AB - Even after decades of intensive research, the complex stratigraphy of many early medieval and Viking towns in continental Europe remains poorly understood. Debate continues about crucial aspects such as their origins, the changes they underwent through time and, in some cases, their supposed ‘decline’. By applying micromorphology, a new set of geoarchaeological data is created to complement existing archaeological and written sources of information. Micromorphology is an effective method for the research of complex sites and the technique is highly applicable to two types of challenging stratigraphy commonly present at urban sites: microstratified units, and thick homogeneous units termed “dark earths”. Five case studies (Kaupang (Norway), Hedeby (Germany), Tongeren, Antwerpen and Lier (Belgium)) demonstrate how micromorphology, in combination with associated geoarchaeological methods such as textural analysis, µXRF elemental analysis and phytolith analysis of thin sections, can tackle questions that range from the basic understanding of stratigraphy, site formation processes and environmental context, to the identification of different activities. The results are grouped into seven themes, together constituting a biographical interpretive framework:1. Pre-town environments and predecessors2. Town foundations - earliest evidence for settlement or built environment 3. Urban living: evolution of activities through time4. The functions of buildings5. Spatial organisation6. Moving on - the youngest early medieval urban phases7. Post-depositional transformationsThis framework makes it possible to gain a deeper, more detailed understanding of the sites’ evolution through time as well their spatial organisation, and to mutually compare them without losing sight of their individual idiosyncrasies. At the same time, this approach bypasses a generalising discourse of early medieval towns. By juxtaposing the results of these five case studies with existing debates on early medieval towns, a number of set historical narratives can be challenged.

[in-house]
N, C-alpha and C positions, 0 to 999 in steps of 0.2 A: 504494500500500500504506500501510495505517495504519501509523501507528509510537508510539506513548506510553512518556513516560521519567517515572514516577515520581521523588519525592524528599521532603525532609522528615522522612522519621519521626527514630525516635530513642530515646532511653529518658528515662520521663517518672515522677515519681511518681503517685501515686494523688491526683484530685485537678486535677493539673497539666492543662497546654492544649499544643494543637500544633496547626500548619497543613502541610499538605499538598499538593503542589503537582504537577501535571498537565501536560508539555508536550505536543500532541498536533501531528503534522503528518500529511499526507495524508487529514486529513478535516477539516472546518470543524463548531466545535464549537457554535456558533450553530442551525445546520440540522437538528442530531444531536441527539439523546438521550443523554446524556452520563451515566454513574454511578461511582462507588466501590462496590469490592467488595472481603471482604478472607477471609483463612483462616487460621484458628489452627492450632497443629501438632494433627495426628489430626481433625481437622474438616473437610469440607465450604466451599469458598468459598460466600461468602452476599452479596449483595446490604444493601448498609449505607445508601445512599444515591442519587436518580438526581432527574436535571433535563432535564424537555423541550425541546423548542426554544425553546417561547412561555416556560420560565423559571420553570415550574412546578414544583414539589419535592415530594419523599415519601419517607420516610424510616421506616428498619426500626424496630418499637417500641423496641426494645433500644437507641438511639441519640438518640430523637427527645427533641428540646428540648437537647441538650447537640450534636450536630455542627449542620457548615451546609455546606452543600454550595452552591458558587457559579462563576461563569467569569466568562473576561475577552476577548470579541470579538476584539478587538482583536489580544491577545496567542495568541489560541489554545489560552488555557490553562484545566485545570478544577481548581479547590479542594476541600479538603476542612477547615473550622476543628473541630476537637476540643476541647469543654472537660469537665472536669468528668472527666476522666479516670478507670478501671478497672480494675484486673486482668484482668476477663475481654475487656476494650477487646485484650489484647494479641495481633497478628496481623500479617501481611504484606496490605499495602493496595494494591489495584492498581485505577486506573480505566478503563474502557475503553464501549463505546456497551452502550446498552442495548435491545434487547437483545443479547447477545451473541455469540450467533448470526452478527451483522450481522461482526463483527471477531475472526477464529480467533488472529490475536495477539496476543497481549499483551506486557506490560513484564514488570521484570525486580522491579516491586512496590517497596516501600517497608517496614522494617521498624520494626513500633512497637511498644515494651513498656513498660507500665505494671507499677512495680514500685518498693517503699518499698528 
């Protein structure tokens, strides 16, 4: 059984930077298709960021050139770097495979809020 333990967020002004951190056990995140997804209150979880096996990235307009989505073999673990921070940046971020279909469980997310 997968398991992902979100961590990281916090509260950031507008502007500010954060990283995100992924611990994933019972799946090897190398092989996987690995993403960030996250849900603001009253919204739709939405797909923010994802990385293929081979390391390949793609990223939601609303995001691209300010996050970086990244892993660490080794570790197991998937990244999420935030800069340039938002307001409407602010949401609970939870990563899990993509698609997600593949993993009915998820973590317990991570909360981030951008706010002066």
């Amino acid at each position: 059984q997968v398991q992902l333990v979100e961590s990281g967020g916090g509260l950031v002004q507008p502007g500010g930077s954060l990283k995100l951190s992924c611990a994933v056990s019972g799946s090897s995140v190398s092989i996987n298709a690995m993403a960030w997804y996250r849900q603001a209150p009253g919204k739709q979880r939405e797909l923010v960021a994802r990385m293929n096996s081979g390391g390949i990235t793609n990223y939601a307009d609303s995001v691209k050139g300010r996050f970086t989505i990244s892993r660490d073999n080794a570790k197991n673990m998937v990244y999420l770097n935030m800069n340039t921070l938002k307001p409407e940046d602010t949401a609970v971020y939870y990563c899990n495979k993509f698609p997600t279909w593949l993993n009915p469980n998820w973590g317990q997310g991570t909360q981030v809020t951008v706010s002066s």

KW - micromorphology

KW - early medieval towns

KW - archaeology

KW - geoarchaeology

M3 - Poster

T2 - Developig International Geoarchaeology (DIG) Conference

Y2 - 4 September 2017 through 7 September 2017

ER -